LIVE — USMNT v. Cuba in must-win Nations League finale

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Win and advance to the semifinals. It’s as simple as that for the U.S. men’s national team on Tuesday (7:30 p.m. ET), when they face Cuba in George Town, Cayman Islands, to wrap up the group stage of the inaugural CONCACAF Nations League.

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Head coach Gregg Berhalter has made four changes to the team that beat Canada 4-1 on Friday. Most notably, Josh Sargent starts up top in place of Gyasi Zardes; DeAndre Yedlin will play right back after Sergiño Dest started there on Friday; Cristian Roldan replaces Sebastian Lletget in midfield; and Daniel Lovitz will play left back, where Tim Ream, who slides over to John Brooks’ center back spot, started against Canada.

Mexico, Costa Rica and Honduras have already qualified for the semifinals. The USMNT or Canada are the last two teams with a chance to join them.

Hit the link above to follow along throughout the game, and check back on PST for a recap, analysis and reaction after the final whistle.

How will the USMNT line up versus Canada?

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No Christian Pulisic.

No Tyler Adams.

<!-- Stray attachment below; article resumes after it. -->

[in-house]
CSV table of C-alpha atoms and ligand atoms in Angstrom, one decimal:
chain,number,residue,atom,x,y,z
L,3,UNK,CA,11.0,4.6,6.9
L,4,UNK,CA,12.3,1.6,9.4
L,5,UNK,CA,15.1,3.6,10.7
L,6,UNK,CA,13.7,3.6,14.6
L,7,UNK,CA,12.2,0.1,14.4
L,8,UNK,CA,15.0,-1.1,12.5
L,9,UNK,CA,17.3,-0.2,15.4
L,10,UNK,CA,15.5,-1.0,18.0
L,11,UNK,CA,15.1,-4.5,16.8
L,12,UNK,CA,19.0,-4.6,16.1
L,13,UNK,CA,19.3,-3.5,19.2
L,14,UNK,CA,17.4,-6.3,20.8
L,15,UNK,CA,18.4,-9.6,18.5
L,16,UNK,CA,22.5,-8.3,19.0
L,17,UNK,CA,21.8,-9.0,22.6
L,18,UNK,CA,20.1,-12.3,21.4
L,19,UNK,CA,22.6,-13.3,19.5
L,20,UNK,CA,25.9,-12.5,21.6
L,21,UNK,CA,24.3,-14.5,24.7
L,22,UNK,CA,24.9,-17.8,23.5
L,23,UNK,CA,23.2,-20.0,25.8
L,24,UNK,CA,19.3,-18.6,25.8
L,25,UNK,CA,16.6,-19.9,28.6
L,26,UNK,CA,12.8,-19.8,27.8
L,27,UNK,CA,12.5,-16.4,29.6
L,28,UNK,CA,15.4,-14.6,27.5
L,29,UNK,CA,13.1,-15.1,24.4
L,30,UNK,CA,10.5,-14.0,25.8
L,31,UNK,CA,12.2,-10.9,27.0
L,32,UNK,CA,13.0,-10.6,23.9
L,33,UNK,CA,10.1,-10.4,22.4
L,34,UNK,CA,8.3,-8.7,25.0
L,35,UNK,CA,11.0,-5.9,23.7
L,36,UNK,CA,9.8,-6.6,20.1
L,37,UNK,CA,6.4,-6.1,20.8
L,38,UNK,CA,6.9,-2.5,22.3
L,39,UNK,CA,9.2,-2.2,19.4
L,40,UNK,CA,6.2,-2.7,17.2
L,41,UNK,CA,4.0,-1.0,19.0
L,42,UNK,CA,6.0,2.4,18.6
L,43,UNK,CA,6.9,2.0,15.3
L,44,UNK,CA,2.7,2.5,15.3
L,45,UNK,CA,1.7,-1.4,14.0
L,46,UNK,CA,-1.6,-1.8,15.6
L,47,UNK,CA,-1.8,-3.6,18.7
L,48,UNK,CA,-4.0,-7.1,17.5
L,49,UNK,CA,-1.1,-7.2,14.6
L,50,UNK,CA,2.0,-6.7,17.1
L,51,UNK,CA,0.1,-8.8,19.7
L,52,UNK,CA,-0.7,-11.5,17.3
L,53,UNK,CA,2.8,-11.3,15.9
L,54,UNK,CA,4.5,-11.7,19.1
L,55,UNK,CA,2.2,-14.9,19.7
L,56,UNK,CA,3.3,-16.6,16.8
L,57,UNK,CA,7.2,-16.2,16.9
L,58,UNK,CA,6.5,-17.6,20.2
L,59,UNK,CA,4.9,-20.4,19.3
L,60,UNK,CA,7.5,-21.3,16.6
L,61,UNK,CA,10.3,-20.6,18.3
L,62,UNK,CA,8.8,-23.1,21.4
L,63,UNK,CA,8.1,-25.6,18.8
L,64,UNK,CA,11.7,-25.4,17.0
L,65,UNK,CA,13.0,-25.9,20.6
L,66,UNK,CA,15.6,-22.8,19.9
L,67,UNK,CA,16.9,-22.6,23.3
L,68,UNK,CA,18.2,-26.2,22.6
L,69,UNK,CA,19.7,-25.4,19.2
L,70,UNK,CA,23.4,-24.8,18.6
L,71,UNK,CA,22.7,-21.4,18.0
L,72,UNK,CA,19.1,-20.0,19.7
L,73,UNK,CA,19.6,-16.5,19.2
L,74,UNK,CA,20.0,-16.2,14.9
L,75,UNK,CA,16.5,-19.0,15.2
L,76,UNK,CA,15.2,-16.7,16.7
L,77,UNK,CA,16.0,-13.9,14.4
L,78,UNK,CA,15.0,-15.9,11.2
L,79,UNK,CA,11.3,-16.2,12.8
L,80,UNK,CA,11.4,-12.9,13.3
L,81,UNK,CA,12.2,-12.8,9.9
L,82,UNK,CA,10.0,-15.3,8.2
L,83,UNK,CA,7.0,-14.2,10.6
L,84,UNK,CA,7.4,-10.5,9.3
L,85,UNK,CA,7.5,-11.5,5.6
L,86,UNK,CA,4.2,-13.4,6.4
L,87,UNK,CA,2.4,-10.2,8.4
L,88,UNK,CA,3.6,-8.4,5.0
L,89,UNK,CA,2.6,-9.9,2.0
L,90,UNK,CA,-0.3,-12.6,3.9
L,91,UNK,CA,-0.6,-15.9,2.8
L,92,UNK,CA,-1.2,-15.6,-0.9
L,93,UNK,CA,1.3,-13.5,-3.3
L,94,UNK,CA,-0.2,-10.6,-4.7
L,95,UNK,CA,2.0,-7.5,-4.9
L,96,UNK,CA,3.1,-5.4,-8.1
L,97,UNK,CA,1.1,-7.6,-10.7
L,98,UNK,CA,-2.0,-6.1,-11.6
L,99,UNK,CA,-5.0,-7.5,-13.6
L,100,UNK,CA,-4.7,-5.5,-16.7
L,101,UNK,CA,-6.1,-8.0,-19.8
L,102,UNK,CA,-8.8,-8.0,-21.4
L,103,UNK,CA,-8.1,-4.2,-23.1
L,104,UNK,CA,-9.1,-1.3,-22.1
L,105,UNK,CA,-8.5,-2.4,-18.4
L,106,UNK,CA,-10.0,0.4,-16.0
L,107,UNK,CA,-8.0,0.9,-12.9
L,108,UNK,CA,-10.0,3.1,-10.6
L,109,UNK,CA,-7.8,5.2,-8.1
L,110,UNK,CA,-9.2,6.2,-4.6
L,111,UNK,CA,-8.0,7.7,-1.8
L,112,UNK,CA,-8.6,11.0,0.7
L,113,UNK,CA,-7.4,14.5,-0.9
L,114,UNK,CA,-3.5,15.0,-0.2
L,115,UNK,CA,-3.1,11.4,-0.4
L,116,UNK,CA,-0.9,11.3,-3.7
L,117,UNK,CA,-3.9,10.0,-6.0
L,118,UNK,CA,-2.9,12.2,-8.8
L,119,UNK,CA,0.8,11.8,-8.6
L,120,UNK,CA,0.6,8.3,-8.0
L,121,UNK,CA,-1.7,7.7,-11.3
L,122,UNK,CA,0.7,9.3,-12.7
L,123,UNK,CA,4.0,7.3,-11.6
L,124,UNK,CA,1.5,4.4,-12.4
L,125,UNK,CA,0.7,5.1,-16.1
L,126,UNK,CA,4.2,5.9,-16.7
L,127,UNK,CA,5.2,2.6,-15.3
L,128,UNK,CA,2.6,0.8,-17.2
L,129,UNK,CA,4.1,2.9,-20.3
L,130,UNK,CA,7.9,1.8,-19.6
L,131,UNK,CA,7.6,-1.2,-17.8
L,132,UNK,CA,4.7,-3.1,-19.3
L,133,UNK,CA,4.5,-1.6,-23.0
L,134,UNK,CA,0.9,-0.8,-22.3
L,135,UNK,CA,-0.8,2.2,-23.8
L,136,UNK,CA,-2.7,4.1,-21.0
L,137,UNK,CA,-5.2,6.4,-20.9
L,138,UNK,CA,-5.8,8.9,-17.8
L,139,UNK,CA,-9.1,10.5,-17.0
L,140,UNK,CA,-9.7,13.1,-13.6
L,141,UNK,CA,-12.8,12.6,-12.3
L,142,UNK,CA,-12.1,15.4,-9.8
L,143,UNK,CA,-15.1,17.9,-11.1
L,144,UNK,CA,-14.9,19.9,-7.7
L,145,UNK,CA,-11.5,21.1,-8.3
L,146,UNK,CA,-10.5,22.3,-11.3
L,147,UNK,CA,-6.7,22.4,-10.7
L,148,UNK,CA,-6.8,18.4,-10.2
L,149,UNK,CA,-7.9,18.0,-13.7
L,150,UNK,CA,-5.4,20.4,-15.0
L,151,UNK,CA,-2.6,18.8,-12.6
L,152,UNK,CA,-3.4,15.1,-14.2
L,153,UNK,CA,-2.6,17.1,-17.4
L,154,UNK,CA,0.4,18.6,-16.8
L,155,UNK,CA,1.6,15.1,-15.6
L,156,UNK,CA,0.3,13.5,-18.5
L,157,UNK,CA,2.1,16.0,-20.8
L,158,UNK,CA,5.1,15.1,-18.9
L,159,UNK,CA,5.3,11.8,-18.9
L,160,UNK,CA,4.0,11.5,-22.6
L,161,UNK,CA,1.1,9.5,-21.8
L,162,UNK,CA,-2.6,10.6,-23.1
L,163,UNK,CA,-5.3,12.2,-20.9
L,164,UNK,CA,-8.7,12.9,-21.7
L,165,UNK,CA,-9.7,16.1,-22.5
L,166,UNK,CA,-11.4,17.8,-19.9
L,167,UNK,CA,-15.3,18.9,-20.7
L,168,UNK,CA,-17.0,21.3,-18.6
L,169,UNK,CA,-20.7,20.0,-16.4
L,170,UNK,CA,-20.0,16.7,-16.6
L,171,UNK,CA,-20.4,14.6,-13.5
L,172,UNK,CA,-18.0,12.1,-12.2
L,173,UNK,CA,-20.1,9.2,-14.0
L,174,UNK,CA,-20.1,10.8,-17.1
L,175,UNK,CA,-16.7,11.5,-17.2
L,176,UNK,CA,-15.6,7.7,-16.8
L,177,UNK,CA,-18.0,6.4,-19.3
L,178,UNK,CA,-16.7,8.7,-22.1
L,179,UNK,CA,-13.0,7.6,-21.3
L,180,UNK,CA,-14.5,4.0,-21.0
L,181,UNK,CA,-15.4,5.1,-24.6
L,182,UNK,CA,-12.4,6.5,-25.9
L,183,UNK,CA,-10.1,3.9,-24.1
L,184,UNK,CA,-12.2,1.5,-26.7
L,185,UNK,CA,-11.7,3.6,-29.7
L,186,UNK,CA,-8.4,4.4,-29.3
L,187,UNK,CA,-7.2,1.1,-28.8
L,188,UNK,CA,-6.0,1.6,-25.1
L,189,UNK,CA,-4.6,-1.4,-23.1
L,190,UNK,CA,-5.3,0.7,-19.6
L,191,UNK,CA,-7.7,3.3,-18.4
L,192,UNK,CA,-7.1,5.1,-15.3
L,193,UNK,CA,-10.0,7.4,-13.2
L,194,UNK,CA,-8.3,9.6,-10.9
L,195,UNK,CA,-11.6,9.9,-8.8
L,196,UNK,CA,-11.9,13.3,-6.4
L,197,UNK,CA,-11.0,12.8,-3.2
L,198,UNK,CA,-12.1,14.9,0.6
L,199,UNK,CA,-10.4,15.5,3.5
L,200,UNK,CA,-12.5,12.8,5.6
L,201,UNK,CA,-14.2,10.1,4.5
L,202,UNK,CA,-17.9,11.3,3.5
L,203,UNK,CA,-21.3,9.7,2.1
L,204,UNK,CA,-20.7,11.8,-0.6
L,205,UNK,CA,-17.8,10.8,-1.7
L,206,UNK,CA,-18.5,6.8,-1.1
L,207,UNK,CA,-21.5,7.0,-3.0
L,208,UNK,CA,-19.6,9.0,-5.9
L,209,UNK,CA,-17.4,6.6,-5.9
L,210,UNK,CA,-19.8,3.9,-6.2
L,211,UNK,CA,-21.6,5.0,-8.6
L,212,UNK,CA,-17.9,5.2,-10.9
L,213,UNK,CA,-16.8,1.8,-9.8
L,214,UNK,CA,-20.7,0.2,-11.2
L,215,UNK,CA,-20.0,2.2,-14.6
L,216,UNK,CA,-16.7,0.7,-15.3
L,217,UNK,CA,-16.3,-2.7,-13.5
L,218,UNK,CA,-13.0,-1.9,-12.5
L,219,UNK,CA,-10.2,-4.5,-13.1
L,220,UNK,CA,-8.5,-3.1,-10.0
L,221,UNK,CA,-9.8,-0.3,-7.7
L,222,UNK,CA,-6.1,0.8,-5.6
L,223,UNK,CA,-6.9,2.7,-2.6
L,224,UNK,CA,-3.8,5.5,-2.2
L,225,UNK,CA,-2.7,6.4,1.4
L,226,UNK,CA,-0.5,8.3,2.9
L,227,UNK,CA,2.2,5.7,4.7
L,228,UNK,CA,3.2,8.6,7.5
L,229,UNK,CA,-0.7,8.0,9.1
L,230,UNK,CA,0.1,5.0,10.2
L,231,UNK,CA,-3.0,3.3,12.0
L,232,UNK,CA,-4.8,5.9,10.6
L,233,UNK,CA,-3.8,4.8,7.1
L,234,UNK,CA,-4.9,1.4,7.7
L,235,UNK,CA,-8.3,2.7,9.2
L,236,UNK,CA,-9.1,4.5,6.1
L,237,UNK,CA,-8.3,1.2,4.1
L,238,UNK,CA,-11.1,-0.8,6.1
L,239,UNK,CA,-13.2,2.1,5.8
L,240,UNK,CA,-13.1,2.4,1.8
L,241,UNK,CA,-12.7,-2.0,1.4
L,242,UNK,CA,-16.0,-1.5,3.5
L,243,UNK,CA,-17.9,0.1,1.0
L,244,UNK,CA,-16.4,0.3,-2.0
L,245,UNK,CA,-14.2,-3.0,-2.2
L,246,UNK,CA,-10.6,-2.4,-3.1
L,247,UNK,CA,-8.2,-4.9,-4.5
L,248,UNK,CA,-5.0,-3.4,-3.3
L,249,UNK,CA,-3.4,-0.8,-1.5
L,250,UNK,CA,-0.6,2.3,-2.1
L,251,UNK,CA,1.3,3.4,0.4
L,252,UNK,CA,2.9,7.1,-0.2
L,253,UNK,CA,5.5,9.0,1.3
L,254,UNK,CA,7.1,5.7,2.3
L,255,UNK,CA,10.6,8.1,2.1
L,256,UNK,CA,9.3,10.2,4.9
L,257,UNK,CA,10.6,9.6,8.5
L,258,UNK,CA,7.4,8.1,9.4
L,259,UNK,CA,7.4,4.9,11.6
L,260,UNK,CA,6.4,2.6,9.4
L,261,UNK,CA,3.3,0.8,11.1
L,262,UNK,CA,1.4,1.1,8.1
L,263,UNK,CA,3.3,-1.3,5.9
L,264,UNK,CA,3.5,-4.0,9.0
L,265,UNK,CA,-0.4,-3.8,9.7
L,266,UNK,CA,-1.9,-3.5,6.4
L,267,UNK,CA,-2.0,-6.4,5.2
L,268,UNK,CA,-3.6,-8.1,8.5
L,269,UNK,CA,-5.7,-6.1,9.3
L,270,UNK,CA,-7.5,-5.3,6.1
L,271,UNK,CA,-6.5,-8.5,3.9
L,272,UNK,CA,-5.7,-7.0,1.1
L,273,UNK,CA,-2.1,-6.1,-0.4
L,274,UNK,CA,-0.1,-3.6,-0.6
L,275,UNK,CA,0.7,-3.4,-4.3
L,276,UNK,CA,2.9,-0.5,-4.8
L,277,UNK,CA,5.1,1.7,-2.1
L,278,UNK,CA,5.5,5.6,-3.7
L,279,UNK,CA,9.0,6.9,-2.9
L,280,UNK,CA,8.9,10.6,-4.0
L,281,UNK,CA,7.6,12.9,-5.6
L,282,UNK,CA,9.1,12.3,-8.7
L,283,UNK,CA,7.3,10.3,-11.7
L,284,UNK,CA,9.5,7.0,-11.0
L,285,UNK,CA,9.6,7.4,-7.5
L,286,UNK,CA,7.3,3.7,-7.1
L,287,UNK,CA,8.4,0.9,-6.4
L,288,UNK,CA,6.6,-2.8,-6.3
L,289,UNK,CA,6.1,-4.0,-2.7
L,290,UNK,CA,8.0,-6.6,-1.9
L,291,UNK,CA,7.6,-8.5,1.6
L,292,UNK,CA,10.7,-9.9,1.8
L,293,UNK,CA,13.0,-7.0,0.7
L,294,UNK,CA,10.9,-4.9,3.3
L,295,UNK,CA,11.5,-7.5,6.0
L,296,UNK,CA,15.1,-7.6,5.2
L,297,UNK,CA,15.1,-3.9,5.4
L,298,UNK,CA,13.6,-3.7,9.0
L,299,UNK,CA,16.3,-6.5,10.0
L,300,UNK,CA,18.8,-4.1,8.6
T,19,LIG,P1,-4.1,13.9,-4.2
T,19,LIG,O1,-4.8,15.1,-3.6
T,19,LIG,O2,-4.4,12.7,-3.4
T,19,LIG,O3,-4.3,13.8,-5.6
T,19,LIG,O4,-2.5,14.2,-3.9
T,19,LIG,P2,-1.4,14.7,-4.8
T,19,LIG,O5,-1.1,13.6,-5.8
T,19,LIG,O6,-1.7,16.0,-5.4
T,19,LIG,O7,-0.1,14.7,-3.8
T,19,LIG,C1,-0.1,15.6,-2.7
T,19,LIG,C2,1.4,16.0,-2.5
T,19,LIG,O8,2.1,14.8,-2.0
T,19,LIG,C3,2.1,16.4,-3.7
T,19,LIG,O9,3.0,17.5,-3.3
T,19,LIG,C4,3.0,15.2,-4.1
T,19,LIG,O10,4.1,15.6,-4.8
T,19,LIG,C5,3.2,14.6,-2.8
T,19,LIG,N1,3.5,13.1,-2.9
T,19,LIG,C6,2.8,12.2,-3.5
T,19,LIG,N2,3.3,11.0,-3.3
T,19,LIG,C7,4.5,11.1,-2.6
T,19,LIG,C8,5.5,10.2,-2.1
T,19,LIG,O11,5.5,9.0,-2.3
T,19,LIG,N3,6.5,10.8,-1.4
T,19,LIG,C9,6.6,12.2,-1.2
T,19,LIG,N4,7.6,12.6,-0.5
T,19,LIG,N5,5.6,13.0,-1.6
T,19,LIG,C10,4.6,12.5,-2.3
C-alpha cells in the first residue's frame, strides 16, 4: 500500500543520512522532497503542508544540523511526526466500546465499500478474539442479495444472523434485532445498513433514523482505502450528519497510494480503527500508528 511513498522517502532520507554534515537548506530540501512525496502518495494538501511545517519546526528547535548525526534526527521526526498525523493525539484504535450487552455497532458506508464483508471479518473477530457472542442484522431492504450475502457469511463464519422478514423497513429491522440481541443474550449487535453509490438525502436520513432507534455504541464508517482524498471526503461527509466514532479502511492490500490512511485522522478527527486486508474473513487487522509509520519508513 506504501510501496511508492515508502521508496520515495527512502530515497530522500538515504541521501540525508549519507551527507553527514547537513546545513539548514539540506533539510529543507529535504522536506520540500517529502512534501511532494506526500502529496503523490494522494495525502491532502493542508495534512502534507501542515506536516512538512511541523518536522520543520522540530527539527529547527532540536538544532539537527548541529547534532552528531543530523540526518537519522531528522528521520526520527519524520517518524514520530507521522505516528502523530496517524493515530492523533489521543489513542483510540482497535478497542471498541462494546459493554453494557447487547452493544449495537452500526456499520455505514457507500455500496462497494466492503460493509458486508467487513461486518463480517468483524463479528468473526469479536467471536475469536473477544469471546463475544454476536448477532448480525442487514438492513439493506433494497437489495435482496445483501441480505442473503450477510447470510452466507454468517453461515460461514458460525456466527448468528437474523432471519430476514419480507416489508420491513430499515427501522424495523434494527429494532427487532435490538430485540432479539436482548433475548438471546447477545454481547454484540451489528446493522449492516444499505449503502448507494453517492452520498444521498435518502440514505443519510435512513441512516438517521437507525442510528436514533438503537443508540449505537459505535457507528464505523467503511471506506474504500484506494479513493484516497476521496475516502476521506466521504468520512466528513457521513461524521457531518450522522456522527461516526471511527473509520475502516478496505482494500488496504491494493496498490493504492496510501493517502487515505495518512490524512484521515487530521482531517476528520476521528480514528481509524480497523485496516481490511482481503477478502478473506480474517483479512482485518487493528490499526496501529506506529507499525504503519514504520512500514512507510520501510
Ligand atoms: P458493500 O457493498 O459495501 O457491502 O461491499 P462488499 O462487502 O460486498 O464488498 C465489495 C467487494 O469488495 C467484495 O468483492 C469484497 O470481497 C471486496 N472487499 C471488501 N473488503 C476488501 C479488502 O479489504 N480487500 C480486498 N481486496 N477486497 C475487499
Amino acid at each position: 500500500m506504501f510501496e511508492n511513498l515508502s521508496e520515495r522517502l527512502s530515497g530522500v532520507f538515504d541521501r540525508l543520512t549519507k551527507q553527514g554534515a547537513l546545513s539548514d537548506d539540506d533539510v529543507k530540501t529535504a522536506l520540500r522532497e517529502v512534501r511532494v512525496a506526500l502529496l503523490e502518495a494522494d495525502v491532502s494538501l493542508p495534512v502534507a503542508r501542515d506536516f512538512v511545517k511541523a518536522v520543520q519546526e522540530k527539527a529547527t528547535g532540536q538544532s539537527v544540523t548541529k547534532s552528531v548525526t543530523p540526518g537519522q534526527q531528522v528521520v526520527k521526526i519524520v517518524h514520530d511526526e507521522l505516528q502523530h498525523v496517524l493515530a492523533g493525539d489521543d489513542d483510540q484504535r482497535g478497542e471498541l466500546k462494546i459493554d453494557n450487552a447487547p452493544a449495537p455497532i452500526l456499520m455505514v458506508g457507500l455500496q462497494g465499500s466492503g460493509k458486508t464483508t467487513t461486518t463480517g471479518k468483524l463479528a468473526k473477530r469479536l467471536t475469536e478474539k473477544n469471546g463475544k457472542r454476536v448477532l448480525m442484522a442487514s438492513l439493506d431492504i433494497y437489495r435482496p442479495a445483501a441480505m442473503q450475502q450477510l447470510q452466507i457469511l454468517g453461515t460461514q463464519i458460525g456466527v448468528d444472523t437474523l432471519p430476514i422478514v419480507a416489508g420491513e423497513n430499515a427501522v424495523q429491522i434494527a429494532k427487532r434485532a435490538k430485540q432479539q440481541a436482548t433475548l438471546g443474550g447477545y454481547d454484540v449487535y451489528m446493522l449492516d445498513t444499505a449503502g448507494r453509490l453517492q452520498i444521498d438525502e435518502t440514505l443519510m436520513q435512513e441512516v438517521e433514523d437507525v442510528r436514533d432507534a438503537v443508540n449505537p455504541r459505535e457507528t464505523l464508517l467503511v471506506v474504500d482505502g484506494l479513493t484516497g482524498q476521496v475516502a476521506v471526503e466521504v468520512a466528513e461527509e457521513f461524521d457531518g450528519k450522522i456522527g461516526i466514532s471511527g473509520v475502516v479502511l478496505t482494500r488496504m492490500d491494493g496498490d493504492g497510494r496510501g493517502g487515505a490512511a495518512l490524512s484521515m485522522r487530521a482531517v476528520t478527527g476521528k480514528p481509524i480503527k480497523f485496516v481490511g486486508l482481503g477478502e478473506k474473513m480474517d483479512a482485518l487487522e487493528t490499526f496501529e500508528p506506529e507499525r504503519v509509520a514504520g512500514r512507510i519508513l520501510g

No Timothy Weah.

No Michael Bradley, Matt Miazga, and no Zack Steffen, either.

Ugh.

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Still, the United States men’s national team will be favored to get a home decision over Canada on Friday as the CONCACAF Nations League begins its final two match days of the group stage.

How will Gregg Berhalter line up his team without so many key components?

Goalkeeper: Brad Guzan is probably going to get the start here, and he won’t kill the team, but we’d love to see Sean Johnson get a chance to improve on his 100% clean sheet success rate across two tournament caps for the U.S.

Back line: It would be insane if Sergino Dest didn’t start at one of the full back spots given his election of the USMNT over the Netherlands. Also insane would be not starting a finally-healthy John Brooks.

After that, it seems likely Berhalter will opt for Aaron Long to pair with Brooks. If his left back option is Dest, then it’ll be DeAndre Yedlin at right back (or Reggie Cannon). If Dest is on his preferred right side, than Daniel Lovitz may get a look over Tim Ream on account of the speed in Canada’s attack.

Midfield: Might Berhalter pull back an attacker and use a four-man midfield against the Canucks? Weston McKennie and Alfredo Morales will take two spots, and it seems pretty likely Jackson Yueill will get the chance to be a deep-lying playmaker with McKennie and Morales running their shorts off to make his life easier. We suppose Berhalter could opt for Wil Trapp over Yueill. It’s possible. A little too possible.

Attack: Josh Sargent is going to get the center forward spot, and it would be wild if Jordan Morris doesn’t join him. Then it’s down to Tyler Boyd or Paul Arriola, exciting versus a bit safer. And Arriola would give him more of a midfield presence than the forward-thinking Boyd.

Here’s how we think Berhalter starts in Orlando:

Guzan

Yedlin — Long — Brooks — Dest

Yueill

Morales — McKennie

Morris — Sargent — Arriola